I'm A Millennial Who Loves Classic Rock

I'm A Millennial Who Loves Classic Rock

Don't stop listening to rock n' roll, folks.


People always tell me I’m an old soul and that I was born in the wrong decade. I love vintage dresses from the 1940s, old vinyl records from the 50’s and 60’s and literally every aspect of the culture from the 1970’s. I definitely agree that I am an old soul, but I wouldn’t have wanted to have lived during any other decade. The beauty of being a millennial is that I have access to all of the great music from my generation, from my parent’s generation and from my grandparent’s generation. I grew up listening to music from a range of decades and this exposure to such a diverse variety of music fostered my love for music history.

So, from your resident old soul and music enthusiast, here are five of my favorite classic rock songs of all time. Because, rock and roll never ends.

"It's Still Rock and Roll to Me" – Billy Joel

I have always been intrigued by the inner workings of the music industry – to me, music is music, no matter what the singer or the band happens to look like. Perhaps that is why this 1980 hit off of Billy Joel’s album Glass Houses always spoke to me. The song tells the story of a musician who is being told by the industry that he needs to change his look and his style in order to remain relevant with the younger crowd.

Throughout the song, Joel pokes fun at all of the new trends in music in the late 70s (punk, new wave, funk). By the end of the song, he has made it quite clear that he would rather stick to his authentic rock roots. I can appreciate any artist, band or musician who takes such pride in the type of music that they create. Musical integrity in the music industry is becoming increasingly scare, so Joel’s message continues to ring true to this day.

"Tutti Frutti" – Little Richard

Many millennials are likely familiar with the “clean”, cookie-cutter rendition on this song that was performed by Pat Boone. In 1955, when Little Richard originally wrote and recorded this piece, racial segregation was extremely prevalent in the music industry. Many mainstream radio stations at the time refused to play “black music” and early rock n’ roll, fearing that this music would somehow taint America’s youth. In order to get “race records” played on mainstream radio or performed on a TV variety show, the songs would have to be recorded and performed by some overly clean-cut pop singers. Sorry Mr. Boone, but you are no Little Richard.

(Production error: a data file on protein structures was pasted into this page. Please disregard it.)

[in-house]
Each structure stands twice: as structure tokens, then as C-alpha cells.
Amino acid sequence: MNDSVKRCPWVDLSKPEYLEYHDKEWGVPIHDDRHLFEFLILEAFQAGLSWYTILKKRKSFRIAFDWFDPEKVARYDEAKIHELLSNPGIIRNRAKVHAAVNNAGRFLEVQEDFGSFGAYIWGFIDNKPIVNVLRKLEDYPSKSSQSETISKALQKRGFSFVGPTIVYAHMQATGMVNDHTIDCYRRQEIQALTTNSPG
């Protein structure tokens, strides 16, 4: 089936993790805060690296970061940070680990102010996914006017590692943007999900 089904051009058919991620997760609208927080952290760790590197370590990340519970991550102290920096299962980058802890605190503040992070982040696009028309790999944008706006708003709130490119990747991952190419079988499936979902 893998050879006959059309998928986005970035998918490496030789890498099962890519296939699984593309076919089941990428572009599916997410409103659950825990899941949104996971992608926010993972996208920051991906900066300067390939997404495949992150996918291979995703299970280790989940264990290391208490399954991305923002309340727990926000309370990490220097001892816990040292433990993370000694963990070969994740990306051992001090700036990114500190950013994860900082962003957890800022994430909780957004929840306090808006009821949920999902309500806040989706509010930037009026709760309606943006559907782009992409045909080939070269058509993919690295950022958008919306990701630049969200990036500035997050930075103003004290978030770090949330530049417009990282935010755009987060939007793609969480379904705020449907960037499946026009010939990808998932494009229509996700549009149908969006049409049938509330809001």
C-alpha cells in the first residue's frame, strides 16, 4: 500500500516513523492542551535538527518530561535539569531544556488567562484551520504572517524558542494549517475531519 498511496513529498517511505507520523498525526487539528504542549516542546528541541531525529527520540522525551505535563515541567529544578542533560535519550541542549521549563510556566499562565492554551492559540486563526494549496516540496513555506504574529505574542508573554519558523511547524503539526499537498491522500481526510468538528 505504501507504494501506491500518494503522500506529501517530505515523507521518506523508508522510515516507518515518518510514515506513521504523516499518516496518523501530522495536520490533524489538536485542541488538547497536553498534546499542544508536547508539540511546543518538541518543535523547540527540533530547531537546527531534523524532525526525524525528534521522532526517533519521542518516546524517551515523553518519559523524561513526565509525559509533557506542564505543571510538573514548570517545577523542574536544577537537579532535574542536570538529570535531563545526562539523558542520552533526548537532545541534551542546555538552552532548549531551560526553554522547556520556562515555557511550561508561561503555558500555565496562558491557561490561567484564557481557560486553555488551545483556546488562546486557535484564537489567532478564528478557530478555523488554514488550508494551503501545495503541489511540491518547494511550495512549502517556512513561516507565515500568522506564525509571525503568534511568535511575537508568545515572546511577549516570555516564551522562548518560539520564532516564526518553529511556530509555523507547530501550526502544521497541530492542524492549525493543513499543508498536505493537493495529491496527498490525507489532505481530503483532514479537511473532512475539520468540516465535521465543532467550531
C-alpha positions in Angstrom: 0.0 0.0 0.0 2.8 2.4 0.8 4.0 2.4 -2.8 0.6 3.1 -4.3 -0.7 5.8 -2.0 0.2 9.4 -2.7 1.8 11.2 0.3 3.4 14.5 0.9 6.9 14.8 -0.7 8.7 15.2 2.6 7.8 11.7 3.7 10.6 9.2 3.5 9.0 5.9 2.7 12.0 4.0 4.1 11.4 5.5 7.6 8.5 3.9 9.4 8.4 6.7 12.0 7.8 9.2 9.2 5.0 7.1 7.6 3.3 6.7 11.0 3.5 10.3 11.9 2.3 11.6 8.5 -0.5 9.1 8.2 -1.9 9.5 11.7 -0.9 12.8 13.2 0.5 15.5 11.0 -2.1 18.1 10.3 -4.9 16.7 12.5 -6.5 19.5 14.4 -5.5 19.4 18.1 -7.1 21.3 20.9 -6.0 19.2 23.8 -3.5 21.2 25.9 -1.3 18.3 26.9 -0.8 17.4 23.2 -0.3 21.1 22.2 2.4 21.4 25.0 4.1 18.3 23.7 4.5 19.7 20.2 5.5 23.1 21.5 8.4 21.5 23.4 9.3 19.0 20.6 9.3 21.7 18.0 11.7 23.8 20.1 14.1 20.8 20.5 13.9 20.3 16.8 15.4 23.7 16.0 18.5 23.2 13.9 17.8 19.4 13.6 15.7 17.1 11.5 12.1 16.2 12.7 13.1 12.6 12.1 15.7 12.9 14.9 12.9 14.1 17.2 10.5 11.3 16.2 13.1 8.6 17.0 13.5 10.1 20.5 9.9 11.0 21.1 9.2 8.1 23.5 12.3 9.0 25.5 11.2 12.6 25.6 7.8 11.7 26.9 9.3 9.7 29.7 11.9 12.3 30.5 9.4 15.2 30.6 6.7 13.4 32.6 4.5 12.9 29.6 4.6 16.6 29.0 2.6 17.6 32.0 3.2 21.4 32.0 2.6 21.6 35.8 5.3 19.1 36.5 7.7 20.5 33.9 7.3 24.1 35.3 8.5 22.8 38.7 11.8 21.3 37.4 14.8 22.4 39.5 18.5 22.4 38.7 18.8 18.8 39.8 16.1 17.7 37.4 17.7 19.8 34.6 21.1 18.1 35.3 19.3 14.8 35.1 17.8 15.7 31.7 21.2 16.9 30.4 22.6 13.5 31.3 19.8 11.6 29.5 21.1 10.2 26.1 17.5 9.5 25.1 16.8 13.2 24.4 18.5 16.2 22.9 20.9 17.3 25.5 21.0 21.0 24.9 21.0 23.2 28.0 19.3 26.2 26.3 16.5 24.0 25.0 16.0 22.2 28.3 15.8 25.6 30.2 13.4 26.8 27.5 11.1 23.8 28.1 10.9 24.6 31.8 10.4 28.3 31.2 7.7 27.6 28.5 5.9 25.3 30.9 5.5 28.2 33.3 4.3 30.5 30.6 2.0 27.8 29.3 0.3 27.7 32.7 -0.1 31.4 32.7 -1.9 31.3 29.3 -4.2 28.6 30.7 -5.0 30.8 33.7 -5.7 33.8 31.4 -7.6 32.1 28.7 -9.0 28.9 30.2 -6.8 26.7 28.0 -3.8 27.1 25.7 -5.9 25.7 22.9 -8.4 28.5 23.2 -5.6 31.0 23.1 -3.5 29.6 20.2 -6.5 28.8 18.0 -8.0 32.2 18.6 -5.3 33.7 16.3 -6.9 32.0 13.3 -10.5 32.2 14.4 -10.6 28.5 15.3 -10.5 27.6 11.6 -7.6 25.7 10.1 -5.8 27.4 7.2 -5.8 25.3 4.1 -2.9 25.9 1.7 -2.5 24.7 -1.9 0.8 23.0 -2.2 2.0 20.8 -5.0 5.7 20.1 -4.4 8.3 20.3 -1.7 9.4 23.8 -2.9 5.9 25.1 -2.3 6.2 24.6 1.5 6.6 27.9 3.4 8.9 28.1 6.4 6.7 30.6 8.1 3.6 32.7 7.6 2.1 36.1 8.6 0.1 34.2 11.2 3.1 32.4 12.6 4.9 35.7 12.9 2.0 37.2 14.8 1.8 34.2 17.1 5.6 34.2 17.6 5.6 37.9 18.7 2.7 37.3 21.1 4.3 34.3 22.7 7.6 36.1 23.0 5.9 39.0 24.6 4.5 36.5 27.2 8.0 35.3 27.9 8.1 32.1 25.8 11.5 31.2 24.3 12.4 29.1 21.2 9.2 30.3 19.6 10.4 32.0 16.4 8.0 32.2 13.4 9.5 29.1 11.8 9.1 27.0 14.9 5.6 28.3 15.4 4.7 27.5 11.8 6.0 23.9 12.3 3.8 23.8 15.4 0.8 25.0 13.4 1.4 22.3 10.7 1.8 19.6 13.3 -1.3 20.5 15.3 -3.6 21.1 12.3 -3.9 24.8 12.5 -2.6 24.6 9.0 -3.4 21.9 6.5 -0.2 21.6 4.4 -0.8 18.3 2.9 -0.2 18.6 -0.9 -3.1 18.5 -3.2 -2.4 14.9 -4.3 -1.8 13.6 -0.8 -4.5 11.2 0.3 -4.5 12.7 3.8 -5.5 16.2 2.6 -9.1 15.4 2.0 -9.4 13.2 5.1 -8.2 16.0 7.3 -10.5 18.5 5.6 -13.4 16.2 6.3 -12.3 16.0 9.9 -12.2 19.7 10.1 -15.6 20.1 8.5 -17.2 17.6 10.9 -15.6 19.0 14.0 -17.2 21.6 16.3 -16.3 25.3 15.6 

I wish more people my age were familiar with the iconic opening cry of the song - "A-wop-bom-a-loo-mop-a-lomp-bom-bom!". I wish Little Richard was remembered by my generation as a founding father of rock and roll in the same way that we all remember Elvis. Tutti Frutti truly changed the course of music history by ushering in the era of rock and roll. With distinct rhythm, hard-driving sound and wild lyrics, this particular song helped to set the standard for all future rock music.

"Femme Fatale" - The Velvet Underground

The lyrics of “Femme Fatale” reference an archetypical female character, seen throughout literature and art, whose mysterious and seductive charms lure lovers into dangerous, compromising affairs. Andy Warhol, the famous artist of the Pop Art movement and the producer of The Velvet Underground’s 1967 debut album The Velvet Underground & Nico, asked the band’s frontman, Lou Reed to write this song specifically about Warhol’s “Superstar” Edie Sedgwick. Sedgwick was a regular at Warhol's famed salon, The Factory, and she later became Warhol's film muse, his own femme fatale.